Dr Ross Carroll
B.A. (University College Dublin), M.S.C (London School of Economics), PhD (Northwestern University)
My teaching and research are primarily in the history of early modern political thought with a particular focus on the writings of Mary Wollstonecraft, Edmund Burke, David Hume, and the third earl of Shaftesbury. Thematically my work mainly deals with issues surrounding the passions, fanaticism, religious toleration, and censorship. My current book project is titled Uncivil Mirth: The Politics of Ridicule from Shaftesbury to Paine.
Current office hours Thursdays 11-12 and Fridays 11-12.
My office is Amory B215
My research interests lie in the history of early modern political thought and of the eighteenth century north Atlantic world in particular. At the moment my work centres on a range of interconnected concepts that were crucial to that era and to the modern world we inhabit today including toleration, ridicule, and censorship.
My current publication projects include the following:
- A book manuscript on ridicule in eighteenth century British political thought. Its title is Uncivil Mirth: the Politics of Ridicule from Shaftesbury to Paine.
- "Why must Paris Crumble?: Commerce and the City in Wollstonecraft's Political Thought." An article on Mary Wollstonecraft's political economy and in particular her analysis of commercial capitals, trade, and war profiteering.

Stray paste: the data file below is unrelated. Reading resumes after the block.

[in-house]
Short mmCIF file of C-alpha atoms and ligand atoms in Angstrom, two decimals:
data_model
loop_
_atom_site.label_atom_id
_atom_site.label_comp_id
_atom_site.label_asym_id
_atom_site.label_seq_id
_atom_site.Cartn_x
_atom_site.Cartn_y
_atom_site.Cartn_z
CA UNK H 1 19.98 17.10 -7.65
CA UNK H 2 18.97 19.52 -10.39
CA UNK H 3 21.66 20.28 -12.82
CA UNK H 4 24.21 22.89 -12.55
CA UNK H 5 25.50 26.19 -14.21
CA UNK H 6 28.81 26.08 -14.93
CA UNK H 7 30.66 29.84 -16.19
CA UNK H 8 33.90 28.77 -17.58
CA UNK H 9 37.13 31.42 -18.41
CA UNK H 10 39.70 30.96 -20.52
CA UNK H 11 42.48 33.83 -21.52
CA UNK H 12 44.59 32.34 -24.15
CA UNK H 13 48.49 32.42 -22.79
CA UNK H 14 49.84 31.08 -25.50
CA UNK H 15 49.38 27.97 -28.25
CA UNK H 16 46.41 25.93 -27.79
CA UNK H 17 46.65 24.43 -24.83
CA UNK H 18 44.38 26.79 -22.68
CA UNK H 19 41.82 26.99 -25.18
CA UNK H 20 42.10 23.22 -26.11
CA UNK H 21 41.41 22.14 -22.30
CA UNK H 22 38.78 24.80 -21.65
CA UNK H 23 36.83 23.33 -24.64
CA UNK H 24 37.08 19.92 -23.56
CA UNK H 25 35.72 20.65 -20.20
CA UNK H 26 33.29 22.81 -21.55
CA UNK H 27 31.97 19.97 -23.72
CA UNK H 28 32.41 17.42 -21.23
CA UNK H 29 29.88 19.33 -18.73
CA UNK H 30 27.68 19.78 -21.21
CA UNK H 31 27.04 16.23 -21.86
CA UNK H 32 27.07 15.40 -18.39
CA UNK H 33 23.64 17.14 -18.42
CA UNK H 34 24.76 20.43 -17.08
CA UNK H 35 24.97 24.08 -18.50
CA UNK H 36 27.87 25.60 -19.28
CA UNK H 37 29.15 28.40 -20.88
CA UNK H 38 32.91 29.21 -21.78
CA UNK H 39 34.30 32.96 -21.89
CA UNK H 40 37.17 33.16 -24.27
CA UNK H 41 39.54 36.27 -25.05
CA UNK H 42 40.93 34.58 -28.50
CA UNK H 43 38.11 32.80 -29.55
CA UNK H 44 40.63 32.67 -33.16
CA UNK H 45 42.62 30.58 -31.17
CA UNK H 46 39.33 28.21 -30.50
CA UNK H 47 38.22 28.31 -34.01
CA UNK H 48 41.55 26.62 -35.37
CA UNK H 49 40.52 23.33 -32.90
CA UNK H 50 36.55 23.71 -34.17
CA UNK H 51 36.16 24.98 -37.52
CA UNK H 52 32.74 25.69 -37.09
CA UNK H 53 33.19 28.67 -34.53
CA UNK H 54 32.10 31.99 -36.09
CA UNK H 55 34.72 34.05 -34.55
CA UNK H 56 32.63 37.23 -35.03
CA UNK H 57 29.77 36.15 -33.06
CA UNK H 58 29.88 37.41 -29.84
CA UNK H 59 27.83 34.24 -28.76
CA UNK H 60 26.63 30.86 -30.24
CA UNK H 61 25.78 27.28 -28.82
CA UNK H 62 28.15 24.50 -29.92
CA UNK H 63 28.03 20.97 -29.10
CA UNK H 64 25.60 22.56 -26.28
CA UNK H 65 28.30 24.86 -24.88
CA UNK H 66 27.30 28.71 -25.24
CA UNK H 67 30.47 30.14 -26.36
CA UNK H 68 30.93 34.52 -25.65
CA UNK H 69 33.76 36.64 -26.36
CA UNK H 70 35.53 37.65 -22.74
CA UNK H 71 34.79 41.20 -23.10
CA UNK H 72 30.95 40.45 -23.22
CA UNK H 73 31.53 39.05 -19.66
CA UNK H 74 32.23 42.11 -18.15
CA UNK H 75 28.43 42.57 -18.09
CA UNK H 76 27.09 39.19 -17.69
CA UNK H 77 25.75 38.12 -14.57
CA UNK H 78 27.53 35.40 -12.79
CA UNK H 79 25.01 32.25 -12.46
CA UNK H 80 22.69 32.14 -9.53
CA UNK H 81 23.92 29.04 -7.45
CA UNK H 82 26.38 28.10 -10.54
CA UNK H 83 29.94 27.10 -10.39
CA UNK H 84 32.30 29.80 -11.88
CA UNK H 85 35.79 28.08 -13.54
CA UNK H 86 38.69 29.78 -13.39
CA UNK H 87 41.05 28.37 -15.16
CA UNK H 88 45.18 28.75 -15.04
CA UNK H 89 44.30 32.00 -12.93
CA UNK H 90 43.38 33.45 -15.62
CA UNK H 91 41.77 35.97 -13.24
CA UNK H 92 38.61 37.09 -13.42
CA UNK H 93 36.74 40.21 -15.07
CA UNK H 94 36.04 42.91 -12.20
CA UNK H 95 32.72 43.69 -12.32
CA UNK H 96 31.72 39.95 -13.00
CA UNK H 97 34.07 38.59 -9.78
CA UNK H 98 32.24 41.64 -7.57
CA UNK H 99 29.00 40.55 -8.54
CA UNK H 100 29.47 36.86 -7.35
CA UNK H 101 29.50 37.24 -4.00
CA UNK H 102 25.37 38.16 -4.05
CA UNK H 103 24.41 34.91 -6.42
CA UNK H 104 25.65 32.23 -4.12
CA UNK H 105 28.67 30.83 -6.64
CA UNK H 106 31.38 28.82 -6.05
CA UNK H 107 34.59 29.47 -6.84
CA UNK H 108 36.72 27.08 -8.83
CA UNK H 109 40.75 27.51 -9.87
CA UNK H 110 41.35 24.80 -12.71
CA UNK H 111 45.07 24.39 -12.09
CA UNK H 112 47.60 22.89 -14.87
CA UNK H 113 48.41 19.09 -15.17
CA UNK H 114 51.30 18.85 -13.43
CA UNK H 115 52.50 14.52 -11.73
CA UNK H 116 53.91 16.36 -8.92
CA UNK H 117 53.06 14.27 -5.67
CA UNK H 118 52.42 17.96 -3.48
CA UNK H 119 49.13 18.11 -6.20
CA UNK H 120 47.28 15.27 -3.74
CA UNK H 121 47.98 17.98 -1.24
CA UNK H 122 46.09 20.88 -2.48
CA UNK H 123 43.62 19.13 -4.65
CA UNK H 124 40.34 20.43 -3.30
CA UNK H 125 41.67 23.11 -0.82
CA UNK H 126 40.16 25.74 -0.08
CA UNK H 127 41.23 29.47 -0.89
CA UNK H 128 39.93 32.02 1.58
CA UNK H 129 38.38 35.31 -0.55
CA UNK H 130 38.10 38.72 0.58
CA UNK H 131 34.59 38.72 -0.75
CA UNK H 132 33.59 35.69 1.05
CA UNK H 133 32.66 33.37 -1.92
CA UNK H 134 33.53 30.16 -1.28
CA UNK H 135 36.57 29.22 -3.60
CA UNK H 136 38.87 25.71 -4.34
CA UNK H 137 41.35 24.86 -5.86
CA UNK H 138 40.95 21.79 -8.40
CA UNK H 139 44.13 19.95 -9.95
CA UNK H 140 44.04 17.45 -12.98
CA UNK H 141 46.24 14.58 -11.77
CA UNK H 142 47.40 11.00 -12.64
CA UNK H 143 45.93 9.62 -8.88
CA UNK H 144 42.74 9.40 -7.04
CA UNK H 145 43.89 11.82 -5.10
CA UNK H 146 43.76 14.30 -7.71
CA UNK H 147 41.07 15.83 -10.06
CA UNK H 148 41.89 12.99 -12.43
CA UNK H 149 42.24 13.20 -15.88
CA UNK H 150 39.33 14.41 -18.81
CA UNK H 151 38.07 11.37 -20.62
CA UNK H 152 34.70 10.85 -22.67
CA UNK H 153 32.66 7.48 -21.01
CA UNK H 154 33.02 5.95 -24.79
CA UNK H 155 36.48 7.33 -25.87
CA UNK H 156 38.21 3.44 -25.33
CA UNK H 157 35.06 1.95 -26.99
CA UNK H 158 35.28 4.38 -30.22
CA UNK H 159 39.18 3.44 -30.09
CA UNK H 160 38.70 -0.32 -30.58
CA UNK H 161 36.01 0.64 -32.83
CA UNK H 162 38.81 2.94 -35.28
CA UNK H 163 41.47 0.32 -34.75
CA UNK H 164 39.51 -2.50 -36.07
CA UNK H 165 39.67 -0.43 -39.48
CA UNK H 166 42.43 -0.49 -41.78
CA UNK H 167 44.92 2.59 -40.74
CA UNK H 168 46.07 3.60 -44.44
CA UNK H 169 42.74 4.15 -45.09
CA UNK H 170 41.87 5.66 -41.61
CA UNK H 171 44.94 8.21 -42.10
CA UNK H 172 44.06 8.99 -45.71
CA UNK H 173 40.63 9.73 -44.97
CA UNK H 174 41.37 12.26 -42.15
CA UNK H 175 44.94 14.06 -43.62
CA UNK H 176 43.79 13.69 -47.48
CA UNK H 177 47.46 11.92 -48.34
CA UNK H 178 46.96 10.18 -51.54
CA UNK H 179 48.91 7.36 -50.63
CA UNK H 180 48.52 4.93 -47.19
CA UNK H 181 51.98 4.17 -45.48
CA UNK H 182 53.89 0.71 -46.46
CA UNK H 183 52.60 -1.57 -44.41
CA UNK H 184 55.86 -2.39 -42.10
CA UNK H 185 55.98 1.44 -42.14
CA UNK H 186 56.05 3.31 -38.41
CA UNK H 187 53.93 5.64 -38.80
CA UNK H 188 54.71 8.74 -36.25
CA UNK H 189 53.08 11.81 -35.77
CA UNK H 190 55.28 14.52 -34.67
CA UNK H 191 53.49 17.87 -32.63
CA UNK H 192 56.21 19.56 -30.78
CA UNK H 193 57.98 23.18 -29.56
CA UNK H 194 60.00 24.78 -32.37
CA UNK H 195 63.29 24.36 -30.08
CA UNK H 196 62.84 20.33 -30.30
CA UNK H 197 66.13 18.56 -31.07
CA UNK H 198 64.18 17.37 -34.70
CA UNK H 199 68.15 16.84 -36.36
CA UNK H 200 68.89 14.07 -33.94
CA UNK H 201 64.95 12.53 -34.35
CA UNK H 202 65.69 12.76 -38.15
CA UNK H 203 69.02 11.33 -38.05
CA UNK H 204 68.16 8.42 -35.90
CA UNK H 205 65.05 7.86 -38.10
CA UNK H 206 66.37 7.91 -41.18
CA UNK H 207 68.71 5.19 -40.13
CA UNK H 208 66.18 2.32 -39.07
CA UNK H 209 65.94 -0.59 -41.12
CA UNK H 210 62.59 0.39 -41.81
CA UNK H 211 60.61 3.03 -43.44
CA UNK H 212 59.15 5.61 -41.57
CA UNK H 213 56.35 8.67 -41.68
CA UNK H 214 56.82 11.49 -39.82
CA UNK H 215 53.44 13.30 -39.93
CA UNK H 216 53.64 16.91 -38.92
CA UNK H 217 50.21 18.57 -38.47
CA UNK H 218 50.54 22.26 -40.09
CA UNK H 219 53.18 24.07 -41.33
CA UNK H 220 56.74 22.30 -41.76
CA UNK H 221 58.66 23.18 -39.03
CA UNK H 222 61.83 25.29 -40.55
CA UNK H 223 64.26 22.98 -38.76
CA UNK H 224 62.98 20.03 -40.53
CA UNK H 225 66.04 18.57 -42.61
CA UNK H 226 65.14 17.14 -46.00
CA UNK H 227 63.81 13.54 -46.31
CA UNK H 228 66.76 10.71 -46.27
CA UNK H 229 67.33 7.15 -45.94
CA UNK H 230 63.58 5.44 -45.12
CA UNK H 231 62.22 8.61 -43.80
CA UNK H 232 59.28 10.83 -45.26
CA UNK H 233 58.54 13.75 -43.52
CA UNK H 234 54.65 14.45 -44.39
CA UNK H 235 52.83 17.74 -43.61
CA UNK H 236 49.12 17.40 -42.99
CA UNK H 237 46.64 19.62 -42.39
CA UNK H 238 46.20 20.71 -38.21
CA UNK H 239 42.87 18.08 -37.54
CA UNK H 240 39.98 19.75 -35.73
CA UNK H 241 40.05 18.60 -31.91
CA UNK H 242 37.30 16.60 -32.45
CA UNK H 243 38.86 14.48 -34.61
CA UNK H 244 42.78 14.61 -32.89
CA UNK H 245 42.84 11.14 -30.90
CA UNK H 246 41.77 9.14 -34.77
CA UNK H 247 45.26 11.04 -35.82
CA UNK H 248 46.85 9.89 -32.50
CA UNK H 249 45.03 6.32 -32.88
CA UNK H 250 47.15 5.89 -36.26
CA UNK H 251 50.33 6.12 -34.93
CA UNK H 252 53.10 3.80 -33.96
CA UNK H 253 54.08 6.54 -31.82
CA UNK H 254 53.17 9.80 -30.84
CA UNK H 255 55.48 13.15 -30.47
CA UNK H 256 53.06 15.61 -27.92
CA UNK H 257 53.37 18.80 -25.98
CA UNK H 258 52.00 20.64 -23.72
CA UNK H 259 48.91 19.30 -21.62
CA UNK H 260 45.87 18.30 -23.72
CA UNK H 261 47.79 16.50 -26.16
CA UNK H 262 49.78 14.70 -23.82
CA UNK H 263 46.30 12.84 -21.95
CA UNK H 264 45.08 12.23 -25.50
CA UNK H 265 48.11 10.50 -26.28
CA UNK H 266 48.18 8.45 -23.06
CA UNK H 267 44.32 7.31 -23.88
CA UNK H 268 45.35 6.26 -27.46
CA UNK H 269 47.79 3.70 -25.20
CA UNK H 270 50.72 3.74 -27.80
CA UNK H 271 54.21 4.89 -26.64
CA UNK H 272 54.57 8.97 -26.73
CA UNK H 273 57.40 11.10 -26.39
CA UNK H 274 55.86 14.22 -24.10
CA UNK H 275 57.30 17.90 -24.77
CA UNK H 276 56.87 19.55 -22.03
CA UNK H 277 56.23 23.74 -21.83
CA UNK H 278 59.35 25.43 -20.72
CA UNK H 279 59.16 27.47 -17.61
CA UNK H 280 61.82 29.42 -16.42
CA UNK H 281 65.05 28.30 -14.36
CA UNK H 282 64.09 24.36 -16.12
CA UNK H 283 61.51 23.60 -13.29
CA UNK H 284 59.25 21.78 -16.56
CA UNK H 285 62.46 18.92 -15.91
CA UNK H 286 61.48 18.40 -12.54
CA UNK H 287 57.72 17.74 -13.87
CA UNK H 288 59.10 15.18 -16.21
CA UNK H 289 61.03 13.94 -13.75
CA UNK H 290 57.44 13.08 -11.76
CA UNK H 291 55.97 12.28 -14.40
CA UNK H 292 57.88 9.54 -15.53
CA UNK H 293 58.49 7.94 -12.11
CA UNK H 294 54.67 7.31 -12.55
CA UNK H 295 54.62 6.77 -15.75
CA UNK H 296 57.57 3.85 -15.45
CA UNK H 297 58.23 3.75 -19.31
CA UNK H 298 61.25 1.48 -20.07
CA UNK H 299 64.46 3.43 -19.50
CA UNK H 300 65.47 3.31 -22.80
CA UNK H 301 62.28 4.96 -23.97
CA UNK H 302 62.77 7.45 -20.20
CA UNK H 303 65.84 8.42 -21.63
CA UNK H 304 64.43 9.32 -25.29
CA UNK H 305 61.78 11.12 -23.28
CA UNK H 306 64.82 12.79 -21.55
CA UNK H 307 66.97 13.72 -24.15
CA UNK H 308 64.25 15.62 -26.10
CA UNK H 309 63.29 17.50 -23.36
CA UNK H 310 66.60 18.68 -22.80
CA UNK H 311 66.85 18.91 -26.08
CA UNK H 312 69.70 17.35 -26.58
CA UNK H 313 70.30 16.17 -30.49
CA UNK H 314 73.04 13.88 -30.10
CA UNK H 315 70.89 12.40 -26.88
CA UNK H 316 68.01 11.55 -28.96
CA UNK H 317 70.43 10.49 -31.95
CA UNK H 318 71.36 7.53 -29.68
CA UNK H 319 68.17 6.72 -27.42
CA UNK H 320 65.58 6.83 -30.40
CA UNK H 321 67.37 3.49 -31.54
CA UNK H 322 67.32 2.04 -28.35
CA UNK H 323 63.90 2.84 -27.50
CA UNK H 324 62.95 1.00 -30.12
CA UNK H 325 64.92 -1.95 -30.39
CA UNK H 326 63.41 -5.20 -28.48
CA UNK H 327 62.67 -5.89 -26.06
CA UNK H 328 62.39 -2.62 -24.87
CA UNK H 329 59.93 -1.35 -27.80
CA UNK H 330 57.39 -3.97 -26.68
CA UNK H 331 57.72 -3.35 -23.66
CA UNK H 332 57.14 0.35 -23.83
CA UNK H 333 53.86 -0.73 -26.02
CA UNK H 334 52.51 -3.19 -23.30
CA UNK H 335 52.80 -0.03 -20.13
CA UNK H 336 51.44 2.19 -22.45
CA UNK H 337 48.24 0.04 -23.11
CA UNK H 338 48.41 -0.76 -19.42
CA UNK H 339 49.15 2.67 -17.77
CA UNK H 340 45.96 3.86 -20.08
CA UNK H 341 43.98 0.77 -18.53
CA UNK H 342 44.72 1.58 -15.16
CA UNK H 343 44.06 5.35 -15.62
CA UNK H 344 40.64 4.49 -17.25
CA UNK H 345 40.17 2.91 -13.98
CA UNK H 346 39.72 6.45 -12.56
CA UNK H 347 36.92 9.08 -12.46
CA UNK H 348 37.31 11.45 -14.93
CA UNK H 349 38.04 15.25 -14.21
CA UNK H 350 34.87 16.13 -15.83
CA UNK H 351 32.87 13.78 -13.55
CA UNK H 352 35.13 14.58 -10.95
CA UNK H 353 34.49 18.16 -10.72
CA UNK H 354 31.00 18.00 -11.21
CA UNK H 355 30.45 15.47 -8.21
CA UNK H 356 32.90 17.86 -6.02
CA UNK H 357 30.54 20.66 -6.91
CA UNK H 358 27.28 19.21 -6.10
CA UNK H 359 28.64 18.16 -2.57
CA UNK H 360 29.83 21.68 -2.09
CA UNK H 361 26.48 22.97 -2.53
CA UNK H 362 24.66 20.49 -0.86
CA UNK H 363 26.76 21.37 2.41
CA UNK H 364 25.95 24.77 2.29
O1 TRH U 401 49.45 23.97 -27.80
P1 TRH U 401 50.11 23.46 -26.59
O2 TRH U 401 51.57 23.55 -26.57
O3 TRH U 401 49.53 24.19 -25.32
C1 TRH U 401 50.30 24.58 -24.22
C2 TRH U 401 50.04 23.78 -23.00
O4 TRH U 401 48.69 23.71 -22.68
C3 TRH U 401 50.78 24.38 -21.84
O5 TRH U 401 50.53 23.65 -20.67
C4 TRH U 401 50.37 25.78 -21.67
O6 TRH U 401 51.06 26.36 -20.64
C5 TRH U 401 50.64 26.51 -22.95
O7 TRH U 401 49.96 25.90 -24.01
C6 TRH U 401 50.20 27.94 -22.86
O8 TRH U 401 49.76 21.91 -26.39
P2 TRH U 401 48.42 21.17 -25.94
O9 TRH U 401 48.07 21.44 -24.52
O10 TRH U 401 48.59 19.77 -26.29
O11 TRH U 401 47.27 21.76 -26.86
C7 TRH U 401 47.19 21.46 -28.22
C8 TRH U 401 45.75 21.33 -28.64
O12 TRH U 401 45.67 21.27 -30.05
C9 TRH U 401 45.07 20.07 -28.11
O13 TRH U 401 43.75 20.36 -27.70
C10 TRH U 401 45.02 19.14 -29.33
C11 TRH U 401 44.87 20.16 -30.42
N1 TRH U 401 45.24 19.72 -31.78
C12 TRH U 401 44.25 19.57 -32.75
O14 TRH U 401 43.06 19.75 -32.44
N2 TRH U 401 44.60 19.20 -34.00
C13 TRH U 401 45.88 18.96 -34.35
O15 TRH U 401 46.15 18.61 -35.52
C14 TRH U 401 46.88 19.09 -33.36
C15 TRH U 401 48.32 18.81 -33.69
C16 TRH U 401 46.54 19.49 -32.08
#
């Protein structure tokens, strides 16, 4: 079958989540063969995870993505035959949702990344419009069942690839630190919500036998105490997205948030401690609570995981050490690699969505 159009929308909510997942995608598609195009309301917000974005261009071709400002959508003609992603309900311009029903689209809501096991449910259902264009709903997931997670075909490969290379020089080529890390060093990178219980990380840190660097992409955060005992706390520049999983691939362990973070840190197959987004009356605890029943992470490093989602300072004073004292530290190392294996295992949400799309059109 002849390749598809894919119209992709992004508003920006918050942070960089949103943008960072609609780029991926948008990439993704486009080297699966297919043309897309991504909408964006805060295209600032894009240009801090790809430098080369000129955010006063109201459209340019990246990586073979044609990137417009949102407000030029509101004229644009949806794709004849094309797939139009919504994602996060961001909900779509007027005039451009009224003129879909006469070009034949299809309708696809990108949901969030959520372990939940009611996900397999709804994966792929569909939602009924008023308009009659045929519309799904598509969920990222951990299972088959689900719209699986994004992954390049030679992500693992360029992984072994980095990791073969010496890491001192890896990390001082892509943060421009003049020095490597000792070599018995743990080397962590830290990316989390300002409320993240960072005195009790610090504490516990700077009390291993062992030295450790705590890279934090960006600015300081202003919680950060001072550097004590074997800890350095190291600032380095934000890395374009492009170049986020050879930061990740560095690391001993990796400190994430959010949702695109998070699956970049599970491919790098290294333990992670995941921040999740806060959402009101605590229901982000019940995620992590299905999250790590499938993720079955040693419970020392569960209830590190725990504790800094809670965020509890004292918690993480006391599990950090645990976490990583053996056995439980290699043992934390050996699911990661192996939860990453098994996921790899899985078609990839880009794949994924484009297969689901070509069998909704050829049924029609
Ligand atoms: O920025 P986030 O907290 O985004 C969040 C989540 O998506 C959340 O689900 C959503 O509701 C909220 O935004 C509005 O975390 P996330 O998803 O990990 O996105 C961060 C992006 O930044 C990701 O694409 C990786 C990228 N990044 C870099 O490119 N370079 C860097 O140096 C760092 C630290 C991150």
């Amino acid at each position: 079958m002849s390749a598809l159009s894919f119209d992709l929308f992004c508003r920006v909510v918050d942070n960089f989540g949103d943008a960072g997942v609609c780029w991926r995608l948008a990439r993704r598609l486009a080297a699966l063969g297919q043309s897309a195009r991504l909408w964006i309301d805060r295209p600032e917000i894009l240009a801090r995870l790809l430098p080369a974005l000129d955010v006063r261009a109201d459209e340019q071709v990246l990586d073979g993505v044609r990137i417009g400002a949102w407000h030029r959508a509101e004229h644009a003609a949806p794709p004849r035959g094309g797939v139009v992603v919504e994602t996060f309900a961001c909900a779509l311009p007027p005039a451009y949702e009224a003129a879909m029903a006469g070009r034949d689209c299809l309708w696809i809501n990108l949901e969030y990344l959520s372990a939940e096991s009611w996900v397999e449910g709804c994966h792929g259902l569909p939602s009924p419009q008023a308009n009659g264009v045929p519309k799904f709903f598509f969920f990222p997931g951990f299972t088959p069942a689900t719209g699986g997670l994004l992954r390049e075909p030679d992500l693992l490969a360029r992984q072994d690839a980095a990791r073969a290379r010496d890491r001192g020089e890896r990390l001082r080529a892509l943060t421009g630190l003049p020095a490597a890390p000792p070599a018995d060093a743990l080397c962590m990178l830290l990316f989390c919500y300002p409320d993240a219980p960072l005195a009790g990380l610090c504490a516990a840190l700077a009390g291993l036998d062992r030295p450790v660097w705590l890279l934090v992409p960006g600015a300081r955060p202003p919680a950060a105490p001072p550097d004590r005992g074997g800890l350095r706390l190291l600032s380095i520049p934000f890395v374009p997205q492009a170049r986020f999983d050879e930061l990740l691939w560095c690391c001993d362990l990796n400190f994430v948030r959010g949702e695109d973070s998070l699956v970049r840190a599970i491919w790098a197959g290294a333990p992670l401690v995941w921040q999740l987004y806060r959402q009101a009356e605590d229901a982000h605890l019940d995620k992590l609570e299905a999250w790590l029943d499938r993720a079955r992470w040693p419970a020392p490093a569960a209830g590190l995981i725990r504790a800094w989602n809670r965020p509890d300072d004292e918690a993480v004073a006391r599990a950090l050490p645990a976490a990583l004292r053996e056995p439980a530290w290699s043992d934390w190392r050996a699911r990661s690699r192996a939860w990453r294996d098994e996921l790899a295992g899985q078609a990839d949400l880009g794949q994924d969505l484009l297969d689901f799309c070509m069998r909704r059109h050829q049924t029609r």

- An article entitled “Locke’s Pupils” which examines Locke’s educational project against the background of his role as tutor to the Shaftesburys and adviser on educational matters to the Clarkes and other gentry families.
- "An Imperfect Passion: Contempt in Seventeenth-Century Political Thought": this article reconstructs seventeenth century philosophical debates surrounding contempt, a passion deemed fatal to political authority and to civil peace. The article is under consideration for a special issue of History of European Ideas devoted to the history of moral concepts.
- “‘I’m More Political Than Alexis Himself:’ Mary Mottley, Madame de Tocqueville”: this article examines the underappreciated set of roles that Mary Mottley played in the life and work of her husband, the political theorist Alexis de Tocqueville.
My early education was in Ireland. I completed a BA in politics and philosophy at University College Dublin before leaving for England to complete a Msc in International Relations at the London School of Economics. Following a period working in Brussels I travelled to the United States on a Fulbright scholarship and received a doctorate in political science from Northwestern University in 2013 for a dissertation on the politics of enthusiasm in Shaftesbury, Hume, and Burke. From 2009 to 2012 I served as Assistant Editor of Political Theory: an International Journal of Political Philosophy. Before arriving at Exeter in the autumn of 2015 I spent two years as Visiting Assistant Professor of Government at the College of William and Mary in Virginia.